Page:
ROI is always an interesting question. You really need, firstly, to define what you WANT to measure. What are your objectives for going into it … For example, how much will you save on Gen Y recruitment costs and up-skilling by making Facebook available on your network? What unforeseen innovations will come to your business via an extensive social/expert network?
However, I also think that ROI needs to be re-thought. If you go into a “social” project asking “what’s in it for me”, then you are bound to fail. You need to first ask yourself, “what value can I deliver the people in my network”. Then figure out whether you can afford it.
DT: You are passionate about good storytelling. A vast majority of companies don’t have success stories like APPLE for instance, how can organisations tell compelling stories in order to attract attention, especially those of job seekers.
GH: Much of my blog is about storytelling … it is an art that is fundamental to our lives. And yet, we often forget the basics. We need to start with a beginning, middle and end. But to tell a COMPELLING story, I use the P-L-A-Y framework. Your story needs to tap into aspects of P (power), L (learning) and A (adventure) – but to also deliver a Y (yelp of surprise). By working with this framework you can begin to craft the stories that will inspire and attract high quality talent.
But the thing to also remember is to begin capturing the stories of your current employees. Give them the authority to tell their story – allow them to describe their day-to-day jobs. Provide access to blogs or webcams and YouTube, for example. Increasingly, businesses need to become content creators … and these type of projects can really drive social media adoption.
DT: Can you shed some light on “the age of conversation“. As far as recruitment is concerned, what are companies not getting and should be doing better in the age of conversations?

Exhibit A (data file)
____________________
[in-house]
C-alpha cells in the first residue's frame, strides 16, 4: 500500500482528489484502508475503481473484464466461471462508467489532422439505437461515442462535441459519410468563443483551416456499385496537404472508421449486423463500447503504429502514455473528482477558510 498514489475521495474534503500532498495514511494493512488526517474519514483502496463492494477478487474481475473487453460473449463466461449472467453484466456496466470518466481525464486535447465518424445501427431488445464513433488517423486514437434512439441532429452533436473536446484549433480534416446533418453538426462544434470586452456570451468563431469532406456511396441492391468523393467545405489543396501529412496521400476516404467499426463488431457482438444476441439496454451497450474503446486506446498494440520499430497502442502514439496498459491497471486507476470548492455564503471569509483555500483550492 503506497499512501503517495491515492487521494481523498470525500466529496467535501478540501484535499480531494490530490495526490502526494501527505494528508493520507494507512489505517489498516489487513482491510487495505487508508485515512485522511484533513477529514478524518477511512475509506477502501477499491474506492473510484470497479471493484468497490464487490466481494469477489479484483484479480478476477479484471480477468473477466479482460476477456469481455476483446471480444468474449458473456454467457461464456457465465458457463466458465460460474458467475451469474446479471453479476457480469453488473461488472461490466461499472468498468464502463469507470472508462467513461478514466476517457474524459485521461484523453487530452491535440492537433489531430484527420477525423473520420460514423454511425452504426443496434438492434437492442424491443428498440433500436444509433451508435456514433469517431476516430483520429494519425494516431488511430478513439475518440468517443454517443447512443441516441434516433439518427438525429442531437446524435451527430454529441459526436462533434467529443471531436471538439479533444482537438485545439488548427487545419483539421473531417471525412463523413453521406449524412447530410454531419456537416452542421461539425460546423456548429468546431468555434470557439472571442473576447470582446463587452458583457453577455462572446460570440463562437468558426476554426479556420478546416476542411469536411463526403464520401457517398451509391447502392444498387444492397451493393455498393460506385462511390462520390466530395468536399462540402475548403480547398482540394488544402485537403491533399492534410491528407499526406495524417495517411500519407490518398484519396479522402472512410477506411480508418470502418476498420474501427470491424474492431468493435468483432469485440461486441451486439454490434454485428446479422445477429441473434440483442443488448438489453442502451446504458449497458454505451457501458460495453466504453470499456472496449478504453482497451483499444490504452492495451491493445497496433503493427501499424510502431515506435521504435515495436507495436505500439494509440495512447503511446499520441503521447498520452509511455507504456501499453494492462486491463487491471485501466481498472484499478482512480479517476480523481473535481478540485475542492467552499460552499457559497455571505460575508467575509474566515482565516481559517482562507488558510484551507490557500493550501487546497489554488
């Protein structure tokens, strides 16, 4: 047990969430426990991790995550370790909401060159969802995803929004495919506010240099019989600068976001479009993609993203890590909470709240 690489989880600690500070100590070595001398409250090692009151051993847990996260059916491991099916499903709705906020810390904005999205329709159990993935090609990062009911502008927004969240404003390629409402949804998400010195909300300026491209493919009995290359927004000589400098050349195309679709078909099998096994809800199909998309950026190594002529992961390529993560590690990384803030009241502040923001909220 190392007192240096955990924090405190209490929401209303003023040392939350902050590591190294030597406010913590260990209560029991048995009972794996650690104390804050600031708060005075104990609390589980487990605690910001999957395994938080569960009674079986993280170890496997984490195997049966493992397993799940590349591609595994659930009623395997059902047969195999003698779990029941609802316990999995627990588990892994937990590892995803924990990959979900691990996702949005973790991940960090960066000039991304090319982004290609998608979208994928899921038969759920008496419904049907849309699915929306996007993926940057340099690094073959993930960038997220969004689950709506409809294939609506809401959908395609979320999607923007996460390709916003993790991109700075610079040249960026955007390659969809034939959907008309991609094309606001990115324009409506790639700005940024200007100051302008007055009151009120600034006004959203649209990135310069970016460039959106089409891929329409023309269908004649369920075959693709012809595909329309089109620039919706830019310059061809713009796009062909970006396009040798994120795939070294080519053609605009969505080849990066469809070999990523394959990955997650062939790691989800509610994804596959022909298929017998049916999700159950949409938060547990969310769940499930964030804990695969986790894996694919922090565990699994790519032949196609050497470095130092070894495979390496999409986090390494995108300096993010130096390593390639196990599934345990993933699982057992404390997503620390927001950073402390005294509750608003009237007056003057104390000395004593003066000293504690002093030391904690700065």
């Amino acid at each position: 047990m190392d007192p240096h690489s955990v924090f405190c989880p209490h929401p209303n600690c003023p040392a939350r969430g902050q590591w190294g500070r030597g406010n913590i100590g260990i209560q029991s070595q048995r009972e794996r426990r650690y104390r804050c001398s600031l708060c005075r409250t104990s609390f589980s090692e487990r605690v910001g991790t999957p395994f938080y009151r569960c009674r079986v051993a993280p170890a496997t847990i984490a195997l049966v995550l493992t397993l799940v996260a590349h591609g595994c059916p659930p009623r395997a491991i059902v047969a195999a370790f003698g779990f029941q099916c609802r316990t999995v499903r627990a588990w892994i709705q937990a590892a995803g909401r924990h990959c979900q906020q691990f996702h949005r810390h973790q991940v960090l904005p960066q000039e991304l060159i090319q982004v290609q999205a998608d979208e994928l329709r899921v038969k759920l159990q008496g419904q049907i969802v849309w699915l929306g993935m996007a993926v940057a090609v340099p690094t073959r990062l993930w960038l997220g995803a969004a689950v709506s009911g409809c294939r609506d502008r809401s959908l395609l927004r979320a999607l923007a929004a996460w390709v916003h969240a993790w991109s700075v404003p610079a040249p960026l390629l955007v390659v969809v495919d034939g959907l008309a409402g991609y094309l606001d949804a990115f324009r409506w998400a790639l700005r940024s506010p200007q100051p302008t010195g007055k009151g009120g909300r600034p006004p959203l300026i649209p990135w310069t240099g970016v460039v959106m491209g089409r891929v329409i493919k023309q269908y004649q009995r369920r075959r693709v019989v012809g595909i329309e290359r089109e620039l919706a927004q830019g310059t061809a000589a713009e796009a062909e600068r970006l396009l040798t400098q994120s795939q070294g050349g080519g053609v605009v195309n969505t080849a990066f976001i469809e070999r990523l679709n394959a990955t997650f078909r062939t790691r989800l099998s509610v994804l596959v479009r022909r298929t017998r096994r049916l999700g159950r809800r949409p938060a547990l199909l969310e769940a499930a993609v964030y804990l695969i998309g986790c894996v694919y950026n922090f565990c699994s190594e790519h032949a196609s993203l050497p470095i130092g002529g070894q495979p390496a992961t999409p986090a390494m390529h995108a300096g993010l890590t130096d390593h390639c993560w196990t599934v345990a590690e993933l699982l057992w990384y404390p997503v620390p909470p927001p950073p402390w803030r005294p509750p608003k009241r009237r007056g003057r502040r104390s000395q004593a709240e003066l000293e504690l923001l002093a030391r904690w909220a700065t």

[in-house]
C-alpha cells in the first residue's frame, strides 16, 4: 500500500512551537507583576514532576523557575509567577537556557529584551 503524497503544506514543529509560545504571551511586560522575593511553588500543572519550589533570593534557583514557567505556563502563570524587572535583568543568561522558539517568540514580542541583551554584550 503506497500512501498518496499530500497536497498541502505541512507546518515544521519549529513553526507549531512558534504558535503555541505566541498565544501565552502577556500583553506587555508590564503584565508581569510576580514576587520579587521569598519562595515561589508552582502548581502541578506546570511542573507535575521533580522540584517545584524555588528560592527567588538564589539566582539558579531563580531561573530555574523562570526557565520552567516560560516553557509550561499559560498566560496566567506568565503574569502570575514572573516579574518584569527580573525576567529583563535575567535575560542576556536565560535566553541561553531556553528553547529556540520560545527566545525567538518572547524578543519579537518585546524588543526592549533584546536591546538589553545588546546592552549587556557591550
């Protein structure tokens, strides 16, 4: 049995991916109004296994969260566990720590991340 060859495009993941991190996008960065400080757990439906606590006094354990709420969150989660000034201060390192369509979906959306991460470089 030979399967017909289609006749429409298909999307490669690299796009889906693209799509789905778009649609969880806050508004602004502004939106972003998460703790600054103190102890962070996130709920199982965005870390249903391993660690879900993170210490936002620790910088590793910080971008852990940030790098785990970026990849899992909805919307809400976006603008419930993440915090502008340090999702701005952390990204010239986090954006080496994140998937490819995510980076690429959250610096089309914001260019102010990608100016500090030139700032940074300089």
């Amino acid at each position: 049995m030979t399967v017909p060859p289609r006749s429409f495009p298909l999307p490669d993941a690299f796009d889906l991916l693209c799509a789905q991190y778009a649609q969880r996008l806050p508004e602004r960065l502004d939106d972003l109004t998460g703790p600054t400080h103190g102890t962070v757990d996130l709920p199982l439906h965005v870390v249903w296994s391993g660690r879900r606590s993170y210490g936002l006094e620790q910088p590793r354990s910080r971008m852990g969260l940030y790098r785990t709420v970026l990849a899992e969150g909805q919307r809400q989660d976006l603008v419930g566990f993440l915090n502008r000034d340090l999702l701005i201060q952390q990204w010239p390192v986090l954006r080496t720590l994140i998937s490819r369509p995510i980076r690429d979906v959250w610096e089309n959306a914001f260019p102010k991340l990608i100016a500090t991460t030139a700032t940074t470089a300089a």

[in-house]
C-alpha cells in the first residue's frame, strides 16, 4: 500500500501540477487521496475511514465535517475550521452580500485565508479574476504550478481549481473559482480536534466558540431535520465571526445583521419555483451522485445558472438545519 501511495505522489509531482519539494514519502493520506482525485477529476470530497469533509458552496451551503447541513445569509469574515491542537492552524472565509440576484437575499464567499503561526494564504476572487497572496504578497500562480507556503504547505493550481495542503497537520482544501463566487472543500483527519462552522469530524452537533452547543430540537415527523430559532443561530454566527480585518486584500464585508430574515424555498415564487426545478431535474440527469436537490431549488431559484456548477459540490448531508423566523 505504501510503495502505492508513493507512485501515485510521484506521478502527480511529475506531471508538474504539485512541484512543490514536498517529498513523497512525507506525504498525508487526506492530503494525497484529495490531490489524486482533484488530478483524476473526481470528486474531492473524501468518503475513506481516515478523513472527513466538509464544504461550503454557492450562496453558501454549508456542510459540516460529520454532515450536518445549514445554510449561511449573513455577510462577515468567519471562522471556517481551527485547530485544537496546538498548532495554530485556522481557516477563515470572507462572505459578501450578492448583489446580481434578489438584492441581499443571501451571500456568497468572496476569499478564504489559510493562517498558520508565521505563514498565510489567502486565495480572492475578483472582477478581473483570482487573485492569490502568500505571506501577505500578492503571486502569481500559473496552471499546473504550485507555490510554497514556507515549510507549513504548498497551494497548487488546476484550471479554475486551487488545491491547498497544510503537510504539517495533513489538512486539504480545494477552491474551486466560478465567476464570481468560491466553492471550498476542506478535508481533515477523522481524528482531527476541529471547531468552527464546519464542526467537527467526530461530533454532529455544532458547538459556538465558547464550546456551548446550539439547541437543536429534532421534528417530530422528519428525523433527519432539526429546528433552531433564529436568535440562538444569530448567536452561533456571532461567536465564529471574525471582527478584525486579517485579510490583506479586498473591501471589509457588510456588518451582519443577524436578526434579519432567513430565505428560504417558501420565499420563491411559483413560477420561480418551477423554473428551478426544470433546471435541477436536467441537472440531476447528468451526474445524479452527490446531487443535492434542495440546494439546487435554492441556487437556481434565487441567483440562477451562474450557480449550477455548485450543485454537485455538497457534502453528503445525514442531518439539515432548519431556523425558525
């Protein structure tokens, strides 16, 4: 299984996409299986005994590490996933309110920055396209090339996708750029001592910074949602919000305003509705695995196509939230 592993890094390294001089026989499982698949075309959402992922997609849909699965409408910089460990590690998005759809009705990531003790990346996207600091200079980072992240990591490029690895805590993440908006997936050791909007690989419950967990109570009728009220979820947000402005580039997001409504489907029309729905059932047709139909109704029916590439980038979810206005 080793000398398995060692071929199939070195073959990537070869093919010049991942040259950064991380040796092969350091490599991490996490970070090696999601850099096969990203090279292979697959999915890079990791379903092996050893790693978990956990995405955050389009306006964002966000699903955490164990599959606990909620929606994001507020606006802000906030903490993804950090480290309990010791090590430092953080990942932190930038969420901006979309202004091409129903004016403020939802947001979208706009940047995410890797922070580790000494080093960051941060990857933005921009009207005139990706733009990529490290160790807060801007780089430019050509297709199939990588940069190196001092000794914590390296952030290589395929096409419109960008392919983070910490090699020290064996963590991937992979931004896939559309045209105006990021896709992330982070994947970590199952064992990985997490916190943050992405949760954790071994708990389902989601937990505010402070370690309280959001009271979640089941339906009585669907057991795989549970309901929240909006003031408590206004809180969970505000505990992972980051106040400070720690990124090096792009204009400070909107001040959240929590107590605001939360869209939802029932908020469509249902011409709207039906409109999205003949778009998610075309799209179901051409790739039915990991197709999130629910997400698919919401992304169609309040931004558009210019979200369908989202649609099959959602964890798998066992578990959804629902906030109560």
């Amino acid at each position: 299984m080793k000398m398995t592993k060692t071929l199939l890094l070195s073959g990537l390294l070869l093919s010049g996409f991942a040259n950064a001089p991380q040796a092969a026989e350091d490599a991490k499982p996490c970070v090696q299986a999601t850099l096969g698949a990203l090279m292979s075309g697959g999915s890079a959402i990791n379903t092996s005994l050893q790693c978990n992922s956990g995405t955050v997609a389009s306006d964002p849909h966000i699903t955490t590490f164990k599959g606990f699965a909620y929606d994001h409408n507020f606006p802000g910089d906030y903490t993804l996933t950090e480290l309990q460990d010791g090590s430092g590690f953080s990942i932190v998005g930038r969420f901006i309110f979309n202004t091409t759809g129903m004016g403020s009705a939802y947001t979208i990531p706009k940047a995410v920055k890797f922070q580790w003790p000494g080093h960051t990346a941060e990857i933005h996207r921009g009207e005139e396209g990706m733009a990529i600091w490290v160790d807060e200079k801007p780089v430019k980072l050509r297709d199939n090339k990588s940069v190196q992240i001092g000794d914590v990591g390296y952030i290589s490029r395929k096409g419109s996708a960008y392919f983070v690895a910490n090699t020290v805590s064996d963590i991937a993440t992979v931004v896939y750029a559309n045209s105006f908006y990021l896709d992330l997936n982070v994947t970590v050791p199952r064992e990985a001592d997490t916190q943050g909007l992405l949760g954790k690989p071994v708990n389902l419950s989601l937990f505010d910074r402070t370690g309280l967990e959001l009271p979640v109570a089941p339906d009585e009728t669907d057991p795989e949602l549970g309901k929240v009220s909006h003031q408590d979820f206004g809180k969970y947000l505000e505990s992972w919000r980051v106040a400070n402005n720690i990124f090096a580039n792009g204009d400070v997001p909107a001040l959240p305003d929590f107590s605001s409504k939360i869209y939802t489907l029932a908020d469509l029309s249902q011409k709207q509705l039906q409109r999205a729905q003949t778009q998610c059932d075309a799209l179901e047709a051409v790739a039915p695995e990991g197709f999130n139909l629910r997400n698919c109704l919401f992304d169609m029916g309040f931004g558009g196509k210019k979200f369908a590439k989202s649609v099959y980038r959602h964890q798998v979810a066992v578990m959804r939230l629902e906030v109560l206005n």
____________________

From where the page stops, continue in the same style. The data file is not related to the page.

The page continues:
GH: The Age of Conversation is a book that captures hundreds of stories from across the globe. It talks about the power of stories to transform individuals and their workplaces. It deals with the need to humanise business and the challenges that come with being “transparent” and always online.
When it comes to recruitment, there are many opportunities. I have mentioned before that “blogs are the new cv” – and my view is that clever use of social networks and analysis can help you identify and reach quality candidates. Moreover, you will be able to identify those candidates whose personalities and values most closely align with those of your business. This reduces churn. And it results in a happier workforce.
DT: As companies compete for talent, ’employment brand’ becomes a critical differentiating factor. From a marketing/branding perspective, what do you think companies need to do well in 2009, in order to stand out?
GH: Companies should consider the overall offer they make to candidates. While we know that salary is important, it is also not a key factor in a candidate accepting a position. Businesses need to think about how they can be sustainable. They need to consider community programs. In social media, we call this “participation” … but participation requires commitment and action. It is no longer about “marketing” and what you “say” — a good reputation requires action. You need to become a good storyteller, but also a good story creator — you need to be the catalyst for connection with your customers, employees and business partners. Only by taking an ecosystem-style approach will you stand out.